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Red Sage
By Phyllis C. Richman
Washington Post Restaurant Critic
From The Washington Post Dining Guide, November 1996


| 605 14th St. NW
(202) 638-4444

Hours of Operation and Prices
Lunch: M-F 11:30-2; Entrees: $11.75-$14.50
Dinner: M-Sat 5:30-10:30, Sun 5-10; Entrees: $16-$31.50
Chili Bar: Sun-Th 11:30 am-11:30 pm, F-Sat 11:30 am-12:30 am; Entrees: $7.75-$10

Other Information
• Credit Cards: All major
• Reservations: Recommended for dining rooms; none for Chili Bar
• Dress: Casual
• Parking: Street
• Nearest Metro: Metro Center
• Handicapped accessible

The trick to enjoying Red Sage, so far as I'm concerned, is not to treat it like a Big Deal. As a serious restaurant, worthy of a big-bucks grilled swordfish or rack of lamb, it has too many flaws. Although the dining rooms are dramatic and colorful, with luxurious little Western details that somehow added up to millions spent on the construction, the place is noisy and clattery, too large to be personal. And the haute Southwestern food, brilliant though its colors and concepts may be, shows more flair than finesse.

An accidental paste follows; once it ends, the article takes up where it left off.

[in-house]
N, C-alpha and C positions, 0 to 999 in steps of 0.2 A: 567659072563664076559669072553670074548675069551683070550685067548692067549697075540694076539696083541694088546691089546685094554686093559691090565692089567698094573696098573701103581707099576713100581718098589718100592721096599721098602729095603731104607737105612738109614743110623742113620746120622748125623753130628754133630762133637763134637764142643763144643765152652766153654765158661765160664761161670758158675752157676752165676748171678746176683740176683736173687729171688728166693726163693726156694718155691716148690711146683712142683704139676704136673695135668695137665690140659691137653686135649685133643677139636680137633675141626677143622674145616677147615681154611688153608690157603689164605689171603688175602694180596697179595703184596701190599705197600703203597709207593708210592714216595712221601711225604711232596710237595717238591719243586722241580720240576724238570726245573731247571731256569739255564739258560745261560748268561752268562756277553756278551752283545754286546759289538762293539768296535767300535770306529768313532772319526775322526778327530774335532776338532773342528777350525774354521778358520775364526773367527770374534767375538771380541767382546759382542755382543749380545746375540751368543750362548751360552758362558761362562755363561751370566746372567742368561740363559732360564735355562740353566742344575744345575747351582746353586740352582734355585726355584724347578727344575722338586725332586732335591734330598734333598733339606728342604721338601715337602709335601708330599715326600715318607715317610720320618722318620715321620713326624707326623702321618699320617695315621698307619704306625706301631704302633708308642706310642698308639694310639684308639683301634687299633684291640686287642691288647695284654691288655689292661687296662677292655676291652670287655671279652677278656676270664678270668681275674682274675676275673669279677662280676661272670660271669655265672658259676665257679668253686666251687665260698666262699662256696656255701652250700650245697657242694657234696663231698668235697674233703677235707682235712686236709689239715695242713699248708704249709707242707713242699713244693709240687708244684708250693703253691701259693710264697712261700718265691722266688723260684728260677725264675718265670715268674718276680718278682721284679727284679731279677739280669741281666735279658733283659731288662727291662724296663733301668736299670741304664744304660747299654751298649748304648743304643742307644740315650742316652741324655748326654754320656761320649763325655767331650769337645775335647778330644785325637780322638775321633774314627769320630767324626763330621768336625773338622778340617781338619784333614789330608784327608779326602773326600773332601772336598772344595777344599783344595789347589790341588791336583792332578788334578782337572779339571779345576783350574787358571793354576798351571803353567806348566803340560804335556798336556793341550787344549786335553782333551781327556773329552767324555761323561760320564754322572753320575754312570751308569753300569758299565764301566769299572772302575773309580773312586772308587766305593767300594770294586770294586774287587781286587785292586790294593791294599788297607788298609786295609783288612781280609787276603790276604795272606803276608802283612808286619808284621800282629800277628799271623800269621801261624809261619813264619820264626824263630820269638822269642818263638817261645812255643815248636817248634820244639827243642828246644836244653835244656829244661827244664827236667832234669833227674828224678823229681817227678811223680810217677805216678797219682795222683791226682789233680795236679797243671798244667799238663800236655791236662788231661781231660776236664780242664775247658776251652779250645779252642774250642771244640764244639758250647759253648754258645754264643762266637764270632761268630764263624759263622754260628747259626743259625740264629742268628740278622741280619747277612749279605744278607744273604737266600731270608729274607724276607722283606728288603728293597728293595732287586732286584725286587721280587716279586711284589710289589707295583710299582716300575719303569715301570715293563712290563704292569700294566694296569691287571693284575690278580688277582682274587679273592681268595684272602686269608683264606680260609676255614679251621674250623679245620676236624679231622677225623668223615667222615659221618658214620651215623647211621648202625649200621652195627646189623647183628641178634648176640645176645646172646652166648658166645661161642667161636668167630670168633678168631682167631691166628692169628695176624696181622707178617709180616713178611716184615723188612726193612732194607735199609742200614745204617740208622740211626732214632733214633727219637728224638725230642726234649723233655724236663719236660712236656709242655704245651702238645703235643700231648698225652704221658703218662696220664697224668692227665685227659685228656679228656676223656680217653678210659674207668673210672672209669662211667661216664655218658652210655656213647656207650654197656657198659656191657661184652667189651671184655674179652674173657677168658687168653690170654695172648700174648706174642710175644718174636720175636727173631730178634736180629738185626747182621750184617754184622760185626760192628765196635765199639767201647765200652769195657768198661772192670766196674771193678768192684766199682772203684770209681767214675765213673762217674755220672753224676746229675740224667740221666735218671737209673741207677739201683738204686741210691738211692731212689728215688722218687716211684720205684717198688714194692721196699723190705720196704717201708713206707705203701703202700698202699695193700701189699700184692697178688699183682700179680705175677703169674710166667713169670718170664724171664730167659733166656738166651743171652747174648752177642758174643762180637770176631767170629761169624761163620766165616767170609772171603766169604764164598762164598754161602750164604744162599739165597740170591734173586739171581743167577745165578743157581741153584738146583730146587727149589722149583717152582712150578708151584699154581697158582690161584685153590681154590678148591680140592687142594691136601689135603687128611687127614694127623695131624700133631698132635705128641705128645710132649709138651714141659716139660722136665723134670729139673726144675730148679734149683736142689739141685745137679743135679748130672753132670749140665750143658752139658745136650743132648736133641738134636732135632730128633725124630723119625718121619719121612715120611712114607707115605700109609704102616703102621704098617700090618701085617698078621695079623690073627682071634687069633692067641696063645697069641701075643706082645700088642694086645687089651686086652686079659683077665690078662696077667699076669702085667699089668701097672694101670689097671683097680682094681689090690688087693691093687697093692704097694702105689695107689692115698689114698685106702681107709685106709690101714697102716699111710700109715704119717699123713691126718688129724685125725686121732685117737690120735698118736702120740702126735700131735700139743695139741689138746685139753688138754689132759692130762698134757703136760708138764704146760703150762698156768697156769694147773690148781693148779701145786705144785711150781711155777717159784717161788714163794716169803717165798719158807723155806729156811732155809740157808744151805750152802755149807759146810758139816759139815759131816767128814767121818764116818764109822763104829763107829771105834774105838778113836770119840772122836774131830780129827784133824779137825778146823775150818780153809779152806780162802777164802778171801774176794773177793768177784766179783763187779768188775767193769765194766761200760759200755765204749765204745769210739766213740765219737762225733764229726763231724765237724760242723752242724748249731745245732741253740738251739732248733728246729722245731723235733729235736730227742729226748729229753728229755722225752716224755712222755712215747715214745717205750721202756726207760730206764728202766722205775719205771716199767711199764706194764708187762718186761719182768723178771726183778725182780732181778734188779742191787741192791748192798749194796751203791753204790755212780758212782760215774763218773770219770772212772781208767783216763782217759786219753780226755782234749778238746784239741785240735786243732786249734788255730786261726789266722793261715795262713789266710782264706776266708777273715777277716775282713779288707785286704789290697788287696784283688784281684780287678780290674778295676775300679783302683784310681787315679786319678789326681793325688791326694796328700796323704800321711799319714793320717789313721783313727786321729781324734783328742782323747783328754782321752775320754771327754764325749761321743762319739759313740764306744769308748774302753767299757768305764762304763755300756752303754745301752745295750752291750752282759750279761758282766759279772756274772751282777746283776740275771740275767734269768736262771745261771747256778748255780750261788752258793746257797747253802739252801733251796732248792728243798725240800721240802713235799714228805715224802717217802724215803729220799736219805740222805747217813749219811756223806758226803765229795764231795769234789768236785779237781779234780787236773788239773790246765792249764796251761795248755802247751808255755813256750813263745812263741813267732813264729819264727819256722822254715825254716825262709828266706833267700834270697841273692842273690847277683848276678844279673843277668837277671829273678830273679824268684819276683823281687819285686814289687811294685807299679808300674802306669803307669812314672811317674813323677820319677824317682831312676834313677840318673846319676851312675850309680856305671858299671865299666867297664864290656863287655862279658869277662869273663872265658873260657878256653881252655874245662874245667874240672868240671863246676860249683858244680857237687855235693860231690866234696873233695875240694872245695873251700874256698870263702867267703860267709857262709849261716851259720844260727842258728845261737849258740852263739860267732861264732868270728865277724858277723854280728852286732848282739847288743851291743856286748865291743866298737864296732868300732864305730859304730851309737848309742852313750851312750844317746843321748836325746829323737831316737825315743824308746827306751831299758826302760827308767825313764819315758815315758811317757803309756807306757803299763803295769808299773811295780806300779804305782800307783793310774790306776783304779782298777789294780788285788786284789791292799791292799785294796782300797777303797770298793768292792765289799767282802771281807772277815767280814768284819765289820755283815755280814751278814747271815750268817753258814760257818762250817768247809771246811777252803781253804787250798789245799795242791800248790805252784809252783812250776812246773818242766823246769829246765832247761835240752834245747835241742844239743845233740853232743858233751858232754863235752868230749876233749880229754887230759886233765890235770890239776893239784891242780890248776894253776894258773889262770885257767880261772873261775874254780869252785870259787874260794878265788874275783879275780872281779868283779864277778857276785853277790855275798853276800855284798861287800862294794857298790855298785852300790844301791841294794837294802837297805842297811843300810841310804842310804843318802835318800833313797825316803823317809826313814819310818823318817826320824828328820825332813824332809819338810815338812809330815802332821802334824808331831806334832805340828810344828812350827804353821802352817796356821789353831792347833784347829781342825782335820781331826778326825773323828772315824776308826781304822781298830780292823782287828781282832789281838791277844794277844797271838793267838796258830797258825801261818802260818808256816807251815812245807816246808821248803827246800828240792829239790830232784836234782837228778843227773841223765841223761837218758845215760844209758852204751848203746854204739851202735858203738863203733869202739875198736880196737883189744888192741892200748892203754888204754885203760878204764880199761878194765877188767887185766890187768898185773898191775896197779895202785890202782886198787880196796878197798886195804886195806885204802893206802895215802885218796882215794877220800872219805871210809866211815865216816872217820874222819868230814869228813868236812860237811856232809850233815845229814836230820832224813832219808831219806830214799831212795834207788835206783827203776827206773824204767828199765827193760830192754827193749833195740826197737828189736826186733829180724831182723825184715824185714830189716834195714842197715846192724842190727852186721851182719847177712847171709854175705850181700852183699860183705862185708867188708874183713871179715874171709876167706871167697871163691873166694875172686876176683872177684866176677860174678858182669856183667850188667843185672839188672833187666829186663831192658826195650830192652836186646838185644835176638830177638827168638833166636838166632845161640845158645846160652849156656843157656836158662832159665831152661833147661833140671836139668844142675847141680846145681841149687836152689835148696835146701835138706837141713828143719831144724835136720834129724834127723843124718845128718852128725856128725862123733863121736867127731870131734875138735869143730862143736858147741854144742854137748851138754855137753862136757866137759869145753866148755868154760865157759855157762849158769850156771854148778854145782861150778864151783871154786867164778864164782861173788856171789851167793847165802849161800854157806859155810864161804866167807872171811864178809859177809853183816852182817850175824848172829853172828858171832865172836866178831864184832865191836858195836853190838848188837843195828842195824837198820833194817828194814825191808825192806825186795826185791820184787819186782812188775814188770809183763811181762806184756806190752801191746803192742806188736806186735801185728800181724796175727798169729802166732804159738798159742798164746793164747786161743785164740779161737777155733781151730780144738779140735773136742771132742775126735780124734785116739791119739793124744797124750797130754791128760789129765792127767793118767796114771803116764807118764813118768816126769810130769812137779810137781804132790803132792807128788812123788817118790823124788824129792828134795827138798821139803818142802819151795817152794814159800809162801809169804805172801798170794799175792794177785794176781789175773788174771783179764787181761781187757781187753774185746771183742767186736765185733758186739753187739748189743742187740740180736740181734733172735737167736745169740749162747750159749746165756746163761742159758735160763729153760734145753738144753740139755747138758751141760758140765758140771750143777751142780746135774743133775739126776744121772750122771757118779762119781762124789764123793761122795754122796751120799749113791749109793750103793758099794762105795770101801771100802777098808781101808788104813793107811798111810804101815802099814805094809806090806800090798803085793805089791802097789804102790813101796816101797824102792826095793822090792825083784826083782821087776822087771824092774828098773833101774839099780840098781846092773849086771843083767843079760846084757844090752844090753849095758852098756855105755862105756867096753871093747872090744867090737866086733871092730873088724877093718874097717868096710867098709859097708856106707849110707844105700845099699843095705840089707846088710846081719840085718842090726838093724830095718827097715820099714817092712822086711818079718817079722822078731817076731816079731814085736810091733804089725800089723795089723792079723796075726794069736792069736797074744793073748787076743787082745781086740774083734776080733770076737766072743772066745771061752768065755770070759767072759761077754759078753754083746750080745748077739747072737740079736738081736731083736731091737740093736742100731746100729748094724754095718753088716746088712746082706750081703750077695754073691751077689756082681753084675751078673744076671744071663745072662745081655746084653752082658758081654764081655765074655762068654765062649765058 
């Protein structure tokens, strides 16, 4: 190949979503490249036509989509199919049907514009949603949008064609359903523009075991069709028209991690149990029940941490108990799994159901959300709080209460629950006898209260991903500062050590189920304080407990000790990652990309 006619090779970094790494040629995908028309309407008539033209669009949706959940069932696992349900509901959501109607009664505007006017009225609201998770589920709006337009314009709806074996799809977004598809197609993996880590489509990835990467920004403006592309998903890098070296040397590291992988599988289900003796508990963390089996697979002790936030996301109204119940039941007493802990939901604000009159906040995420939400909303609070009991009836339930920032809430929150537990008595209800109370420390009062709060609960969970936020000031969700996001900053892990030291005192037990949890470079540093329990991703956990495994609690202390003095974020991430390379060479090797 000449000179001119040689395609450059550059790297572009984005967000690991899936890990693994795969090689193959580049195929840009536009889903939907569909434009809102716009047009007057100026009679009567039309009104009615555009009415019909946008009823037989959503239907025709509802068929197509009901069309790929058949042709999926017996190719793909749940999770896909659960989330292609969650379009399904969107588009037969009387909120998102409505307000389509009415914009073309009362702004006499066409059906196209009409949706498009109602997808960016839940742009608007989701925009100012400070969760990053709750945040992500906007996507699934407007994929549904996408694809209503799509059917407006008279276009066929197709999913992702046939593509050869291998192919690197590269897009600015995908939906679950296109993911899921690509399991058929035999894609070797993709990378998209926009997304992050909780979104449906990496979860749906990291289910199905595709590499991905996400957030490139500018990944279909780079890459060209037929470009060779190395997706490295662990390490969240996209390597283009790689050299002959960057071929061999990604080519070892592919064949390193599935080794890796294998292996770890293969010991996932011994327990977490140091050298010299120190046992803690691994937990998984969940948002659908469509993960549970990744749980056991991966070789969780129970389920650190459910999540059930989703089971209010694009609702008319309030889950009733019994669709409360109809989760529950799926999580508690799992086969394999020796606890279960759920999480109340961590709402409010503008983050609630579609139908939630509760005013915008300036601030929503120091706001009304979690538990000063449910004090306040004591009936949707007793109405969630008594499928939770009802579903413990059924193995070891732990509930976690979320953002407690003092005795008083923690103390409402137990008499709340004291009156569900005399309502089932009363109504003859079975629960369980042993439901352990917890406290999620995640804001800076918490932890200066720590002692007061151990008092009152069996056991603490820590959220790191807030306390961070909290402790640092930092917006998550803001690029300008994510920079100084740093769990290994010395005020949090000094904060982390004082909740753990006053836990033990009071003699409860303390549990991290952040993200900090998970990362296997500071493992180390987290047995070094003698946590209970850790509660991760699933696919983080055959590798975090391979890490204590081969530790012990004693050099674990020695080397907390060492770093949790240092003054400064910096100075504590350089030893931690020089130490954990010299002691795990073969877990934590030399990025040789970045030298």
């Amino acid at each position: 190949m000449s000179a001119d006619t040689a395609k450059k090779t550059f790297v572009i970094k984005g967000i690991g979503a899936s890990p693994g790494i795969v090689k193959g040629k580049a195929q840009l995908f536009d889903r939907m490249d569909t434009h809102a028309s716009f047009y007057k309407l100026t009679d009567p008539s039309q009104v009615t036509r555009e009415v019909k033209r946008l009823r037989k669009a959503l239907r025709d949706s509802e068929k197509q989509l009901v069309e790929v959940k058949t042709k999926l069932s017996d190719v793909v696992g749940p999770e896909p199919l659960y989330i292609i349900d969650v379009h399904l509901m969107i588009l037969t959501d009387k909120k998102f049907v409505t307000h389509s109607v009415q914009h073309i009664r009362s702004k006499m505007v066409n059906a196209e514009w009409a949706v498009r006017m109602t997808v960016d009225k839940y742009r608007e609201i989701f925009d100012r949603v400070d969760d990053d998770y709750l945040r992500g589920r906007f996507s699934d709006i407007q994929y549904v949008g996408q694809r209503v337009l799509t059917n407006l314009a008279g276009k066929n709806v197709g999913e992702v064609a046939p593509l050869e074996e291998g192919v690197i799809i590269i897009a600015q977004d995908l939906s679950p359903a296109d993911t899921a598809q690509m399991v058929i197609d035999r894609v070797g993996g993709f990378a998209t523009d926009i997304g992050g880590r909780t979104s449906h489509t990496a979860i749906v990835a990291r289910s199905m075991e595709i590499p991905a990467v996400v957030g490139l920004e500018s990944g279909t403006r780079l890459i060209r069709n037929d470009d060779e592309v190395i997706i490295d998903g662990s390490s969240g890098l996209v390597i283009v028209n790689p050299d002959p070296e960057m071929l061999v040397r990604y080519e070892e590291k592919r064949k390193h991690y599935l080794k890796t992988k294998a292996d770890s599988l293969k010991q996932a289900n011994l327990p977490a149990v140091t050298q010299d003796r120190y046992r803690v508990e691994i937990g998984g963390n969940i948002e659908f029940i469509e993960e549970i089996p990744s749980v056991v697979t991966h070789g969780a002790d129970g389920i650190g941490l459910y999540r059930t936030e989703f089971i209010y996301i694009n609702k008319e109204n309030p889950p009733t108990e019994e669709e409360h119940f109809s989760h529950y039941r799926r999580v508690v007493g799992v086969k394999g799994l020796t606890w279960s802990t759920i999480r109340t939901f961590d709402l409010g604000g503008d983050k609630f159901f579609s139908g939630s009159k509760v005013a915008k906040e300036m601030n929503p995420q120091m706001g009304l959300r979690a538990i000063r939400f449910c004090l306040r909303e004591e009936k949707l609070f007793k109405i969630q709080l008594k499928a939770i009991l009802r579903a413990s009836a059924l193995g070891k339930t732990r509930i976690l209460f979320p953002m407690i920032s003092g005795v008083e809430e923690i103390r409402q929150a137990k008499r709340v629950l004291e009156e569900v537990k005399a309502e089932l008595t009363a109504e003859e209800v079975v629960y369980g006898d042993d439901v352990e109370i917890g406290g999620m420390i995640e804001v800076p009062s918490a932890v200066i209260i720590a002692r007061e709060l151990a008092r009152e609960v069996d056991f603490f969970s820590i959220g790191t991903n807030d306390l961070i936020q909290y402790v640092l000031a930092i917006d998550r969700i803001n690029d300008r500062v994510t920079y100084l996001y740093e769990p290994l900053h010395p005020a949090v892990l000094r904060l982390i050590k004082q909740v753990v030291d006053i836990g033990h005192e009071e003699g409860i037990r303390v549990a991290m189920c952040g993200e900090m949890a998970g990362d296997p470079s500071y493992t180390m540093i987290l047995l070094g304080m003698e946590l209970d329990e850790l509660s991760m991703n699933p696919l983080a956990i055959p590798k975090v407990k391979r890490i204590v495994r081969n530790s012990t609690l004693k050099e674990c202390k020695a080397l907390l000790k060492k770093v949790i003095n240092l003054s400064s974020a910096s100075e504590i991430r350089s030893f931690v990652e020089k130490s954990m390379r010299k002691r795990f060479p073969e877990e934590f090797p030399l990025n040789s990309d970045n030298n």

Yet while a $70 dinner may be disappointing, a $20 lunch or a $15 bar meal can be great fun. I like Red Sage when I can eat with a minimum of ceremony - a bowl of chili or a glamorized burrito at an upstairs bar table at off hours, a quick lunch at the counter of the downstairs bar. Red Sage, despite its (inflated) reputation and its dinner prices, is not a Temple of Gastronomy. It is a sprawl of a restaurant that cooks to dazzle the eye and wake up jaded taste buds. It is a smashingly vivid site that tourists flock to see, and it adds spice and color to the downtown locals' lunch scene.

© Copyright 1998 The Washington Post Company

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